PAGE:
Nested scenarios at 2 spatial levels were constructed to explore key uncertainties about how livelihoods and landscapes in upper tributary watersheds of montane mainland Southeast Asia might unfold in the coming decades. At the regional level the scenarios highlight the implications of different forms of market and political integration. At the upper tributary level the scenarios highlight changing dependencies on local natural resources and the extent of empowerment of local stakeholders in their management. The scenarios are intended as a starting point for discussions among stakeholders, as a framework for designing and interpreting land use and land cover change simulation studies, and as a tool to help identify resilient livelihood and regional development strategies. The multi-level approach to scenario building introduced here shows considerable promise for mountain regions, as it encourages analyses to be cognizant of broader-scale economic and social changes as well as the uncertainties specific to these upland environments.
The landscapes and livelihoods in upper tributary watersheds of montane mainland Southeast Asia are spatially heterogeneous and diverse. Shaped by topography, climate, wars, trade, and variable cultural practices, their futures are highly uncertain. On the one hand, most governments in the region have adopted progressively more preservationist policies for these watersheds, expanding protected area systems and restricting land uses, especially beyond the rice paddies on narrow valley floors (Thomas et al 2002; Lebel 2005b). Agriculture and even human settlements have been declared illegal, and incentives or force have been used to relocate peoples.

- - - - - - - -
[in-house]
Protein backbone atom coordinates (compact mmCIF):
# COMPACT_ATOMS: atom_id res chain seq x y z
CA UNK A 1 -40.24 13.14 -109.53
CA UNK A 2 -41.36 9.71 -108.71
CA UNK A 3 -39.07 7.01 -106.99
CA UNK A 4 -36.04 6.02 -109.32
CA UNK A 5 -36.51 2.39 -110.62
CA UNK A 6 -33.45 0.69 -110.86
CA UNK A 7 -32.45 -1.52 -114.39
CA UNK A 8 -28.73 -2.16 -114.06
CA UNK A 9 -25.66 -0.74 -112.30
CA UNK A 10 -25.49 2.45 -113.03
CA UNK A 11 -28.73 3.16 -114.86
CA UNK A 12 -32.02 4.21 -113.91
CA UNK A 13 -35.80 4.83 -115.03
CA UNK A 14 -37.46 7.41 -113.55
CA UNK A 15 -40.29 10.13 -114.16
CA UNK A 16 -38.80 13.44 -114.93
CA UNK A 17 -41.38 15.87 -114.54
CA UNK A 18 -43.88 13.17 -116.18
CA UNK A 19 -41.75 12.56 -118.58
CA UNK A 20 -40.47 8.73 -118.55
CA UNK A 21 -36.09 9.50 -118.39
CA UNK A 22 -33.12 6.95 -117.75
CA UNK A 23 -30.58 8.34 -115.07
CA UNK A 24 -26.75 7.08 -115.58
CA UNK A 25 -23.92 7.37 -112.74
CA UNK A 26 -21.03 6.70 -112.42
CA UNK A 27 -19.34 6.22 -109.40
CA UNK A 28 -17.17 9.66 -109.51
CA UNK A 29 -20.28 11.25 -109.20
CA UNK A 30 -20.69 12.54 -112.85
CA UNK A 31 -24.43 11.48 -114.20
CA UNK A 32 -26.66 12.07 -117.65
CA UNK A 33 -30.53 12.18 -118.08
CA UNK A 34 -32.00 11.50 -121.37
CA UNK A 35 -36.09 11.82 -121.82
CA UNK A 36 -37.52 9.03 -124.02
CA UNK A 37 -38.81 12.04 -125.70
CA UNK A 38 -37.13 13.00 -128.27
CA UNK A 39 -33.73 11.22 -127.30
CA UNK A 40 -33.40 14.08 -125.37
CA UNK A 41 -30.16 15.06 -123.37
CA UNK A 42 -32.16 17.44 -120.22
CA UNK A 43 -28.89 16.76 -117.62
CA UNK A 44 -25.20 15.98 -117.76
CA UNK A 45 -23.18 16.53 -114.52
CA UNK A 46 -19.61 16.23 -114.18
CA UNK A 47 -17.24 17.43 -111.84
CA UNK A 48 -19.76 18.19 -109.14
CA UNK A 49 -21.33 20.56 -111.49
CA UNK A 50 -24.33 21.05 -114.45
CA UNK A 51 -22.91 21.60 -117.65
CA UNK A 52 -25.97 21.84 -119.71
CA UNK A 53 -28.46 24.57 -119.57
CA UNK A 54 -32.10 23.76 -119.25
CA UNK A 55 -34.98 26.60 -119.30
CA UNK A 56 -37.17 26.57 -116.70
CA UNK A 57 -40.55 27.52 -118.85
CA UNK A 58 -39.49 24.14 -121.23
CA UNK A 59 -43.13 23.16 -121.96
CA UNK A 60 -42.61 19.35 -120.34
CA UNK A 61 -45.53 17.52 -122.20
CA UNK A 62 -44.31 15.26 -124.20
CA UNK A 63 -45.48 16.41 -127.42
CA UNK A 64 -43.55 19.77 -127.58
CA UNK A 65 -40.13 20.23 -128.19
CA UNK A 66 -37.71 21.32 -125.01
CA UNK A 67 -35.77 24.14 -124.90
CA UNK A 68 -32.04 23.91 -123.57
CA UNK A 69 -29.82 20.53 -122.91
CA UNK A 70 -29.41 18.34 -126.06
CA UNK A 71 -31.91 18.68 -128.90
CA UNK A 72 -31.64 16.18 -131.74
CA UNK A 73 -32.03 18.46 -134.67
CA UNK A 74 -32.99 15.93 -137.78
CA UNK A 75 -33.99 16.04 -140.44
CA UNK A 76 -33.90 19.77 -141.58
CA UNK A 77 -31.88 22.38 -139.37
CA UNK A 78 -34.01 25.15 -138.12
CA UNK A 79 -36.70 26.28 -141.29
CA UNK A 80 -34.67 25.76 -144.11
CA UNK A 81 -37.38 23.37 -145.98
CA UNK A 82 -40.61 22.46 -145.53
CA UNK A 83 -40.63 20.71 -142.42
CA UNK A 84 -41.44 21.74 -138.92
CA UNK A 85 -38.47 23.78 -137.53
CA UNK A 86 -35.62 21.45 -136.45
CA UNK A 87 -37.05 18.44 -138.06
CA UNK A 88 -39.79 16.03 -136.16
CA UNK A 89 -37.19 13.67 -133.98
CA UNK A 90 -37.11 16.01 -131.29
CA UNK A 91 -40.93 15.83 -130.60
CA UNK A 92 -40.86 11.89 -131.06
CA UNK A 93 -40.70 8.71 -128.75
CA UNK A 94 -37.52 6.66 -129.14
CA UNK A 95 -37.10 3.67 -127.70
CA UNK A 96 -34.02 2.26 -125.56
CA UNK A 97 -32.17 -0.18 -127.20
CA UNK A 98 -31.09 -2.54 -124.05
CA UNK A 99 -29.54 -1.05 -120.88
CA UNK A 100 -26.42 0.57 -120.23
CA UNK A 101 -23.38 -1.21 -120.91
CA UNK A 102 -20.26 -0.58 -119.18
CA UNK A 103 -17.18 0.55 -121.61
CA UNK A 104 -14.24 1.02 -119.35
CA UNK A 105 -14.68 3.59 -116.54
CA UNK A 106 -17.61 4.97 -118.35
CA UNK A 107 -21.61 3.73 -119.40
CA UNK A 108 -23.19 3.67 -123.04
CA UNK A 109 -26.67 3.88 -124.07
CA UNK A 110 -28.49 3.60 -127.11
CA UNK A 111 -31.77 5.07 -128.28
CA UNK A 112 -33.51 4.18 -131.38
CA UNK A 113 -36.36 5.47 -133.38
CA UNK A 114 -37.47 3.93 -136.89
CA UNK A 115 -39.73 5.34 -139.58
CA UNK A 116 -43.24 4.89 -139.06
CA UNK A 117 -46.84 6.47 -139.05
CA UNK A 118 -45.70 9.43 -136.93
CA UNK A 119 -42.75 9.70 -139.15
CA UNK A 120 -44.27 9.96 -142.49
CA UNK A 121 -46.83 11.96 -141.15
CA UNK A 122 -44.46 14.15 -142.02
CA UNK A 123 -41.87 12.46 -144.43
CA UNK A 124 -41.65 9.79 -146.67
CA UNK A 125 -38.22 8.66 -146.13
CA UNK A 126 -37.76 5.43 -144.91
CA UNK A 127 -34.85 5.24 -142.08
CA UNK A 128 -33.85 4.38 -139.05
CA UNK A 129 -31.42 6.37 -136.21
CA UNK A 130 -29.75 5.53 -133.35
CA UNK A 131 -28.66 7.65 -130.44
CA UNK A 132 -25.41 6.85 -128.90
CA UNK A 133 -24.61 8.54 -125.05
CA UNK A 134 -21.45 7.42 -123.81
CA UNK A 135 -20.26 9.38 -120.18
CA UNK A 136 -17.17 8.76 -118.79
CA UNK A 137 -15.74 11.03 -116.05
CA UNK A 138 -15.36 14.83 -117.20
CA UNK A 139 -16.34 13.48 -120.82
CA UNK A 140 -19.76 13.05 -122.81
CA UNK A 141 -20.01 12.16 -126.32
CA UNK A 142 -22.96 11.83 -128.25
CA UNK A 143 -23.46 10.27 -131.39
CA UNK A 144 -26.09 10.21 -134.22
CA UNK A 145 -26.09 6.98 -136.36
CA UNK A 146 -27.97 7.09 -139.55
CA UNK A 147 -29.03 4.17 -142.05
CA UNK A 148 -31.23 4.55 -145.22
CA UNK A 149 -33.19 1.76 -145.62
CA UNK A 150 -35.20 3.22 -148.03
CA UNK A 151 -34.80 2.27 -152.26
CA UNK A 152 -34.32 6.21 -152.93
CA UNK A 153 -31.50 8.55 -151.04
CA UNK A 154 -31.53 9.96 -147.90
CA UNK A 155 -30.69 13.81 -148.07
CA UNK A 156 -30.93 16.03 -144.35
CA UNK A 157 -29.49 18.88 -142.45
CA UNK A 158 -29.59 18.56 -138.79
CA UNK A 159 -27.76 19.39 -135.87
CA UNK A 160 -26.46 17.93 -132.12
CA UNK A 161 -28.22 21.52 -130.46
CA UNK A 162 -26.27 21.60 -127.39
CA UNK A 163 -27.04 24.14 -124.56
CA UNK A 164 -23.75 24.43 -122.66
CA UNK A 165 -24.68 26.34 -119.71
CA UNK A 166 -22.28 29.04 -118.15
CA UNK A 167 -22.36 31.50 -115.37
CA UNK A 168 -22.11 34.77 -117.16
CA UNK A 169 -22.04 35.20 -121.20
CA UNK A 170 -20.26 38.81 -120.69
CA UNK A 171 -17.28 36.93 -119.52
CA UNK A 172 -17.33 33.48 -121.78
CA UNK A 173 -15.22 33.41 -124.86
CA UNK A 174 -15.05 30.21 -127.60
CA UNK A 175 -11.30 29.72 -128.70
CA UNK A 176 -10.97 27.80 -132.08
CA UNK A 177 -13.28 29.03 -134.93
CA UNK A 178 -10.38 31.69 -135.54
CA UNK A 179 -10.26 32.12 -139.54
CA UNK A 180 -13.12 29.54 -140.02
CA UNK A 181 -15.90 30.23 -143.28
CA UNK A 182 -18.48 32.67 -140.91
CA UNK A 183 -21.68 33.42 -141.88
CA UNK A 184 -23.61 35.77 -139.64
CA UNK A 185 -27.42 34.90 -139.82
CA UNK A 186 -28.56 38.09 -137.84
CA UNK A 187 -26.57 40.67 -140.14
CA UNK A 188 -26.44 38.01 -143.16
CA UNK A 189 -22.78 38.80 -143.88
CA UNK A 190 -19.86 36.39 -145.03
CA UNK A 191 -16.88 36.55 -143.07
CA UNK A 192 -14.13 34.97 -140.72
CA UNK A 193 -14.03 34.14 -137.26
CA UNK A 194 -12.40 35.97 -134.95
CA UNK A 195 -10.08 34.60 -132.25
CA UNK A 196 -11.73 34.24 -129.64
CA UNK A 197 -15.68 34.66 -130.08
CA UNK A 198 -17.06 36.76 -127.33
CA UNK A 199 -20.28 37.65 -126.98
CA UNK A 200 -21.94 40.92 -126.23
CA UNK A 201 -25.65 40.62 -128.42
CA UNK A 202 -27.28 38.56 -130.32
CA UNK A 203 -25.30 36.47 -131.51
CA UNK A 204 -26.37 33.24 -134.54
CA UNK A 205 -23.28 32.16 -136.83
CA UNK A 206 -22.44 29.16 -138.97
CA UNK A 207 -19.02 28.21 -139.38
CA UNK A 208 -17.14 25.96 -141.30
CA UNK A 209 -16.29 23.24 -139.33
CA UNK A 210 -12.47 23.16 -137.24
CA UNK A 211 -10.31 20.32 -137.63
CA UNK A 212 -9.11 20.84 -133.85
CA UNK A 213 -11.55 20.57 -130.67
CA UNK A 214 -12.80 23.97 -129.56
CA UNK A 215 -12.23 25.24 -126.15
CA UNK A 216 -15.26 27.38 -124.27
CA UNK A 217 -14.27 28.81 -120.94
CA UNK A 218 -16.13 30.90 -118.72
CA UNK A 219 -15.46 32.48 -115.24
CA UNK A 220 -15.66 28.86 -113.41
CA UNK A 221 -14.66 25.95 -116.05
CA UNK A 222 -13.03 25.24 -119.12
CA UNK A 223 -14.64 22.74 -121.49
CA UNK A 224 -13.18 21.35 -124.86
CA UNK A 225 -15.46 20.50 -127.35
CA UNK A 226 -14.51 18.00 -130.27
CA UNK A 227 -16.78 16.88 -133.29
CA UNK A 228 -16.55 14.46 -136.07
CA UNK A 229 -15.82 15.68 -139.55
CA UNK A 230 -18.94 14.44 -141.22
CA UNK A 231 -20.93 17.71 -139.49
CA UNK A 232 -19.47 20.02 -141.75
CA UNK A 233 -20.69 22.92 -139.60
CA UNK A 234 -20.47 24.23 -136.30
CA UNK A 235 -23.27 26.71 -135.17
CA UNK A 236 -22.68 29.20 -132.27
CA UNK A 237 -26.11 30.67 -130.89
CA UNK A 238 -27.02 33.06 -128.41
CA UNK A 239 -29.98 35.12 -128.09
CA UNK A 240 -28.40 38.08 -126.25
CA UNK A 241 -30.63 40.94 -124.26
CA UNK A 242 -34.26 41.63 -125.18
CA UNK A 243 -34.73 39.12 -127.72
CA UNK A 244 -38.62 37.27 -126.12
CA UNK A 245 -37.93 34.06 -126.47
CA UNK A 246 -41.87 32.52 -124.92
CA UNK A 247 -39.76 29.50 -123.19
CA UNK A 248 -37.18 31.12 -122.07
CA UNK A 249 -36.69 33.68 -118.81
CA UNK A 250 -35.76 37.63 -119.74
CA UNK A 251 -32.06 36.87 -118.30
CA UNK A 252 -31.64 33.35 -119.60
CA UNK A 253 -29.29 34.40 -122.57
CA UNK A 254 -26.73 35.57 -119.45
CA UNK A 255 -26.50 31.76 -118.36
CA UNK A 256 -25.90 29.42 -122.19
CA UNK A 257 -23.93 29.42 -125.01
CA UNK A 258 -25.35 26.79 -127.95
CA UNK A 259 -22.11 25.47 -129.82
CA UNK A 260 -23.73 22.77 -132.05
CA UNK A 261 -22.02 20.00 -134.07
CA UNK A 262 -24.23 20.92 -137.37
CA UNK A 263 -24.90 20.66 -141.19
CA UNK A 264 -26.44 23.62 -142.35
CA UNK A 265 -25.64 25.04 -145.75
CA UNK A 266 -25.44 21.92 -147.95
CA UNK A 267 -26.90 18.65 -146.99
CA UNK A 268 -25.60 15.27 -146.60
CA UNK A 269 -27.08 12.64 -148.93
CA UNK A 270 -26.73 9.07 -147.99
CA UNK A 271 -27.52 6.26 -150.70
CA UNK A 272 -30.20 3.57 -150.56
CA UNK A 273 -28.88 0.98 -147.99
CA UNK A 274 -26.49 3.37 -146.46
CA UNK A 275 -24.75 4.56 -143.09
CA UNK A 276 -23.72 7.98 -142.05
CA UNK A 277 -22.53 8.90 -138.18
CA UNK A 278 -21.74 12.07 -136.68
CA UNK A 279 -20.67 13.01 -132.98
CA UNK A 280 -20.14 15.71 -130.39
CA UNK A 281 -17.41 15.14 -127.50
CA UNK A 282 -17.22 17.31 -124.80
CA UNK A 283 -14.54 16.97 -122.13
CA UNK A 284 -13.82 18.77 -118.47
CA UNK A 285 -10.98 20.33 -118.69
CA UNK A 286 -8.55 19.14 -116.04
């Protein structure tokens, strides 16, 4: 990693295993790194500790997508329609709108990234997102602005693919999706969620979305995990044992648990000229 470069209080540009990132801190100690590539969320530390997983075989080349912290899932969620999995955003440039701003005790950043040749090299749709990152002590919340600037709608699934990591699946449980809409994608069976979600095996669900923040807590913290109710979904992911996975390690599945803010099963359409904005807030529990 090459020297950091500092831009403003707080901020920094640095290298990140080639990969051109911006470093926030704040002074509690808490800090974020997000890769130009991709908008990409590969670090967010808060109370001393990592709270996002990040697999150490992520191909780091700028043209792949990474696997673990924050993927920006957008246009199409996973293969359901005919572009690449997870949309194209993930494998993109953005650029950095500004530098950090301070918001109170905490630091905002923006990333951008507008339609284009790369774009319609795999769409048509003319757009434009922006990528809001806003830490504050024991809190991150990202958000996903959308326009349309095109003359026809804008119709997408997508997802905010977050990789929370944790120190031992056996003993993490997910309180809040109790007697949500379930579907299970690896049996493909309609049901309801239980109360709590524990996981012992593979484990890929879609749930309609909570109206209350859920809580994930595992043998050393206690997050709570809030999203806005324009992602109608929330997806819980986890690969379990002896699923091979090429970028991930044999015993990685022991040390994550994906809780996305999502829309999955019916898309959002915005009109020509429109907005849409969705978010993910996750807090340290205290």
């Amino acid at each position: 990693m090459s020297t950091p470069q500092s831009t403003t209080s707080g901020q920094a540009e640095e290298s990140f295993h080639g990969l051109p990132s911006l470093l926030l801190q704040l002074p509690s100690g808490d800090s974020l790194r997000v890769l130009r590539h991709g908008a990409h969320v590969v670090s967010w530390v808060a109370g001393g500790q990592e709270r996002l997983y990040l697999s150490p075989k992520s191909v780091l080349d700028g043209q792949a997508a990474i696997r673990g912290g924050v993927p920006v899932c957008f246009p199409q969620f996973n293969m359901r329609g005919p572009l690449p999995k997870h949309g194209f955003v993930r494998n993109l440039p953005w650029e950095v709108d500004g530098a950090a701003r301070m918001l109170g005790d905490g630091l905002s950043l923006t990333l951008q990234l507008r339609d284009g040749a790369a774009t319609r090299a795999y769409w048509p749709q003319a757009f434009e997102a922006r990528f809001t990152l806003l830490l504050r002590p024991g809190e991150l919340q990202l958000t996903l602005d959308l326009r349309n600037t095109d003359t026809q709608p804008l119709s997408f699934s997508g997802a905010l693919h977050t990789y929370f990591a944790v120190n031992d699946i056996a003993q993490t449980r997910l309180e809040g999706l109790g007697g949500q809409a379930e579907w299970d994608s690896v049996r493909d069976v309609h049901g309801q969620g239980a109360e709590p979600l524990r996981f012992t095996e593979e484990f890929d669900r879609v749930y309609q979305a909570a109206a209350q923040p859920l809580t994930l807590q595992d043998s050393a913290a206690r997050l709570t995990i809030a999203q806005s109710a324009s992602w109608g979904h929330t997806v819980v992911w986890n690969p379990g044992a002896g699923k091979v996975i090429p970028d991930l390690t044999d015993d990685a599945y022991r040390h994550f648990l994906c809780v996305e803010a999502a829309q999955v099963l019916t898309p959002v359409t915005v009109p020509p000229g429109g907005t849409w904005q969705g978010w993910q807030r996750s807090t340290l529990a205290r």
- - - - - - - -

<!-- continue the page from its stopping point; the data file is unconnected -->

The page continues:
On the other hand, the penetration into upland communities of larger market institutions for cash crops, credit, and labor, made possible by improved road and telecommunication infrastructure, has also brought new economic opportunities (Rerkasem et al 1994; Walker 2004; Ducourtieux et al 2006). At the same time wealth, new social relations, and political reform have brought new influence, rights, and responsibilities to some peoples and places with respect to natural resource management (Laungaramsri 2002; Li 2002; Xu and Wilkes 2004).
The interaction between local and regional sources of uncertainty is having profound impacts on livelihood strategies and wellbeing. Increasingly divergent outcomes are expected with changes in road access, provision of public health, education, and other services, as well as changes in rights to citizenship, land, and movement. Exploration of development alternatives for the uplands, therefore, needs to be framed in ways that acknowledge the real uncertainties at both local and more regional levels, including those which arise from diverging interests. Scenarios are used in many fields to systematically explore uncertainties (Gallopin et al 1997; Peterson et al 2003; van Notten et al 2003; Swart et al 2004; Lebel et al 2005).
One use of scenarios can be to “test” ideas about medium-term community or agency-based strategies aimed at improving the livelihoods of vulnerable groups such as upland farmers belonging to minority ethnic populations. Scenario-building exercises can also play a role in creating arenas in which stakeholders at different levels can learn about each other's interests and aspirations as well as some of the biophysical and natural resource constraints to development (Wollenberg et al 2000b). The present article introduces an approach to building and using multi-level scenarios and applies it to upper tributary watersheds in mainland Southeast Asia.
The first step in developing the scenarios was to identify the major environmental and social uncertainties relevant to upper tributary watershed landscapes and livelihoods. Two were identified at each level based on prior analysis of development and environmental change trends by the author (see below). Scenario-building methods are diverse, but all share an emphasis on capturing major uncertainties. Most methods have emerged out of iterative practice and the field remains under-theorized (but see Chermack 2004; Chermack 2005).